Re: NANFA-L-- The myth of restoration?

Bruce Stallsmith (
Fri, 06 May 2005 19:29:24 -0400

One obvious example of what needs to be done more often comes from the Ivory
Billed woodpecker story. They delayed release of the news of confirmed
sightings so that the Nature Conservancy (and others?) could buy land around
that area of the White & Cache Rivers in Arkansas to preserve habitat. This
won't work in every township in Ohio, etc., but it's a key part of any

At the rate we're going here, we might have to start a new list to bash
suburban sprawl. Where I live in Madison County, AL,-in-current rates there
won't be any farms left in 20 years, as all the old cotton fields are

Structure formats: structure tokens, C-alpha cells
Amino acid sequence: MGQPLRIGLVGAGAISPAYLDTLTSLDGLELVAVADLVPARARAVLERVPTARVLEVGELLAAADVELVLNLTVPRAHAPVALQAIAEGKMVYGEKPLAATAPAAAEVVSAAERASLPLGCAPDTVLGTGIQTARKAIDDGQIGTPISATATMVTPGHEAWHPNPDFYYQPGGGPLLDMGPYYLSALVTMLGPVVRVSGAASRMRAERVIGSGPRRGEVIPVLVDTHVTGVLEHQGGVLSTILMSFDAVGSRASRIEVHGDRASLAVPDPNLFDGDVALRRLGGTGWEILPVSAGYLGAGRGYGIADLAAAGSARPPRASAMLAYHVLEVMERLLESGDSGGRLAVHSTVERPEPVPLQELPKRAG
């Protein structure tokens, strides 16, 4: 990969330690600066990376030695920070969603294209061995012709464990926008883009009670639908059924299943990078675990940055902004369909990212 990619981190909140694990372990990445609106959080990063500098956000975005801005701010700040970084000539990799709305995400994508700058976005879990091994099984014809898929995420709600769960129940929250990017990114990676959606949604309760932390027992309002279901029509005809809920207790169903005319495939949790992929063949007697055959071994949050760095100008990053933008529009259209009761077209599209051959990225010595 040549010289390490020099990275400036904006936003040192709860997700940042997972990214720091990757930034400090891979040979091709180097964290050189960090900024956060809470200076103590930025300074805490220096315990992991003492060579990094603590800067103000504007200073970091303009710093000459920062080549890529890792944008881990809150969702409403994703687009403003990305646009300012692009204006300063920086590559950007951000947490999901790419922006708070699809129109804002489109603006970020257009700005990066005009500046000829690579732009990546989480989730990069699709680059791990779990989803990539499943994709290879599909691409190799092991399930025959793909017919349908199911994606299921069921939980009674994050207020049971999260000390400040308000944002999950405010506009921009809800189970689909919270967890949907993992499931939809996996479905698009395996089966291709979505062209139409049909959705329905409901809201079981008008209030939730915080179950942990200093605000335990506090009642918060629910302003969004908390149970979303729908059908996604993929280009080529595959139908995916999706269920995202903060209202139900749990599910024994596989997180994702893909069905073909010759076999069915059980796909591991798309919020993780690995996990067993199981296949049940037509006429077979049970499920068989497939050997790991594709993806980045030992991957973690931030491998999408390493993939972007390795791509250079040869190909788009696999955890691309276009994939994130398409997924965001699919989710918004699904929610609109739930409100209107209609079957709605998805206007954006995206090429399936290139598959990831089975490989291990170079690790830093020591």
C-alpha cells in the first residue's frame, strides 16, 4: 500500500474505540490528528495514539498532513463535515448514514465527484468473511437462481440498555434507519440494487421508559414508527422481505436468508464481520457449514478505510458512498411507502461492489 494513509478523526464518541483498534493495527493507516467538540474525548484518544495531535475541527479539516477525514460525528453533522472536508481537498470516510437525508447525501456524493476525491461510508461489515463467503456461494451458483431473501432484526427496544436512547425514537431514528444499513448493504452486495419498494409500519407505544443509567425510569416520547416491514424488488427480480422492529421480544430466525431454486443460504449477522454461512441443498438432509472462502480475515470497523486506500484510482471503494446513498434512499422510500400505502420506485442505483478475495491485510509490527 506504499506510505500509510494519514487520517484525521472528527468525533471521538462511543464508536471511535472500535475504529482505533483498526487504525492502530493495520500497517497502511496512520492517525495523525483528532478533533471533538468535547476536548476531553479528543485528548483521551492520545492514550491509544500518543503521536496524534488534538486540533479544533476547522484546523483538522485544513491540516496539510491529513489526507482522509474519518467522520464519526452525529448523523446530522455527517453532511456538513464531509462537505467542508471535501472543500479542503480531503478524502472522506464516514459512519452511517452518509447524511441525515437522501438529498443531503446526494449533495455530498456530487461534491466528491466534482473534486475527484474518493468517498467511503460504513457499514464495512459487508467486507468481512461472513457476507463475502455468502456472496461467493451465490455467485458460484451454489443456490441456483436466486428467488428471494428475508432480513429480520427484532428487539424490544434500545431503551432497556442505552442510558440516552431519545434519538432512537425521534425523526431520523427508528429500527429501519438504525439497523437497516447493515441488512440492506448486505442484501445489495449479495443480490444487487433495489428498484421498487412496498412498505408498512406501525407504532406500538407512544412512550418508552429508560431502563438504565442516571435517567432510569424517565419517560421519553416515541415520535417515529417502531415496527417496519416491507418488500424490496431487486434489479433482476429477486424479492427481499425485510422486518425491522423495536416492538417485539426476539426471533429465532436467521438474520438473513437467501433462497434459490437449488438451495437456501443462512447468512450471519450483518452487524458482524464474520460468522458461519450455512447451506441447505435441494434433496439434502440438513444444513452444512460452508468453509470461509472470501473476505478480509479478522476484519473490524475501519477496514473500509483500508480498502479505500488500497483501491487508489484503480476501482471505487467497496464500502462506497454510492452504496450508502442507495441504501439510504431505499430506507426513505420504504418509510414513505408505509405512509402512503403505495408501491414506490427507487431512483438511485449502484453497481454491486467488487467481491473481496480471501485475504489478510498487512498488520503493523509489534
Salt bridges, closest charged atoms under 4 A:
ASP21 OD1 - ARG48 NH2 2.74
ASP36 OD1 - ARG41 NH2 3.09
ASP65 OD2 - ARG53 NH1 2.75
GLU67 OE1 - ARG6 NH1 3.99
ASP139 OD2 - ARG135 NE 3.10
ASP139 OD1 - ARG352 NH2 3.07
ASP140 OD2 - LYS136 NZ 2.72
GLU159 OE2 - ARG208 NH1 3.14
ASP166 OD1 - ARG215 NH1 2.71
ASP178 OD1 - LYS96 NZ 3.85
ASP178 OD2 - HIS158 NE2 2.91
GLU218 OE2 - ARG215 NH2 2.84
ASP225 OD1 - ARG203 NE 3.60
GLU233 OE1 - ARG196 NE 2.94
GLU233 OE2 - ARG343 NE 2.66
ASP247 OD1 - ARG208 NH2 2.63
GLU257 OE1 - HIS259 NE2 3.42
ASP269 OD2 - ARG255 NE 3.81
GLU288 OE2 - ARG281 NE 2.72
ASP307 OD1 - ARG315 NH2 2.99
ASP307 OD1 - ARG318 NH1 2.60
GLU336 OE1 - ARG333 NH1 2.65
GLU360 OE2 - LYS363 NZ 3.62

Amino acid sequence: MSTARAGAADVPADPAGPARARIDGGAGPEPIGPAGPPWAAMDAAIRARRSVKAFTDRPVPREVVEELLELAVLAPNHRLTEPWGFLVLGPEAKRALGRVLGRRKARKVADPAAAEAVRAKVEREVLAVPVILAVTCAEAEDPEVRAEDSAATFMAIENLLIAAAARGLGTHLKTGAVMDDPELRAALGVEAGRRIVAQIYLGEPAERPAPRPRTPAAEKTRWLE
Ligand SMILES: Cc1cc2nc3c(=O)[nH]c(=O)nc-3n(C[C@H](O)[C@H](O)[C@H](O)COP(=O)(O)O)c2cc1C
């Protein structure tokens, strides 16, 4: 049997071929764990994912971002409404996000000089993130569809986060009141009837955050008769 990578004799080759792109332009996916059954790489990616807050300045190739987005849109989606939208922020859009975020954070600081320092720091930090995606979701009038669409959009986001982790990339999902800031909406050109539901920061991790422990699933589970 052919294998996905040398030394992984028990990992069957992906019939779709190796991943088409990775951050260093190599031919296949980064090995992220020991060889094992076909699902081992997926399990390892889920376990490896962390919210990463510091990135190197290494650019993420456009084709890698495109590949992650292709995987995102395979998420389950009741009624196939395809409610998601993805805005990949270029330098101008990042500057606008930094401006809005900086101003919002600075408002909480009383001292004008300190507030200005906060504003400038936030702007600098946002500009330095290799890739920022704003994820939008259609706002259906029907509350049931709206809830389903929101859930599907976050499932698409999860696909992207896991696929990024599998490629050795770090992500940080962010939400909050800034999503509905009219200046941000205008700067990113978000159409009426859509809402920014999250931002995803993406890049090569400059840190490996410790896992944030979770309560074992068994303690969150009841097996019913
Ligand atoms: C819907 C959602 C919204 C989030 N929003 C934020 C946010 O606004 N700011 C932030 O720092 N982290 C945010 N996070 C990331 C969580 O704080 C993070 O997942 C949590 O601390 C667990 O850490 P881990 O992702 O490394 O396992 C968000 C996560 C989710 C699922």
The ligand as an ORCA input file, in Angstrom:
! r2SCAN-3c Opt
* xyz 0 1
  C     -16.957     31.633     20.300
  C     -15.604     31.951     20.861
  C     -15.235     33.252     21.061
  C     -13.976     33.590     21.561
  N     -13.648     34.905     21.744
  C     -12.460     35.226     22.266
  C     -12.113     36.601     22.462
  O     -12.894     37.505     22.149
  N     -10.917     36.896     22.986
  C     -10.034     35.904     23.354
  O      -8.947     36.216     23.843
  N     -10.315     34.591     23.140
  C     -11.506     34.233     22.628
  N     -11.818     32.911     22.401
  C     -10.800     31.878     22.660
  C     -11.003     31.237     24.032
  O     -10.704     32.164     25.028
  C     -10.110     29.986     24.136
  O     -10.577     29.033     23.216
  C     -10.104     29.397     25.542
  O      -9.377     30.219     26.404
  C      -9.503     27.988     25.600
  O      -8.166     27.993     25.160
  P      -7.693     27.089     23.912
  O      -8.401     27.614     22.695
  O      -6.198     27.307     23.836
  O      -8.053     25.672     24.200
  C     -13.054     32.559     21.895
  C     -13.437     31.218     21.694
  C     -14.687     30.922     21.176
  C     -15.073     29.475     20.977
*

converted to small lot/big house type development. Creeks do worse with that
kind of regime than with farming. . .

--Bruce Stallsmith
along the suburban Tennessee?
Huntsville, AL, US of A

>geoffrey kimber <> wrote:
>One major problem is that trees don't pay taxes and wal-mart does.
>When decision makers look-in-essentially free money, it's hard to say
>no, no matter how much they might individually love the environment.
>Additionally, the land owner has the right to sell the land to any s/he
>On top of that, if the council does not approve the development, they
>might be facing a legal challenge from wal-mart who has infinitely
>deeper pockets than most cities do.
>It never surprises me when land is developed. There are just too many
>factors in favor of it and too few factors against it.
>Even 'comprehensive land use plans' fall by the wayside quite often if
>enough money is waved about.
>Geoff Kimber
>Fredericksburg, VA
>From the Rappahanock to the Potomac to the Chesapeake Bay. Nothing but net.

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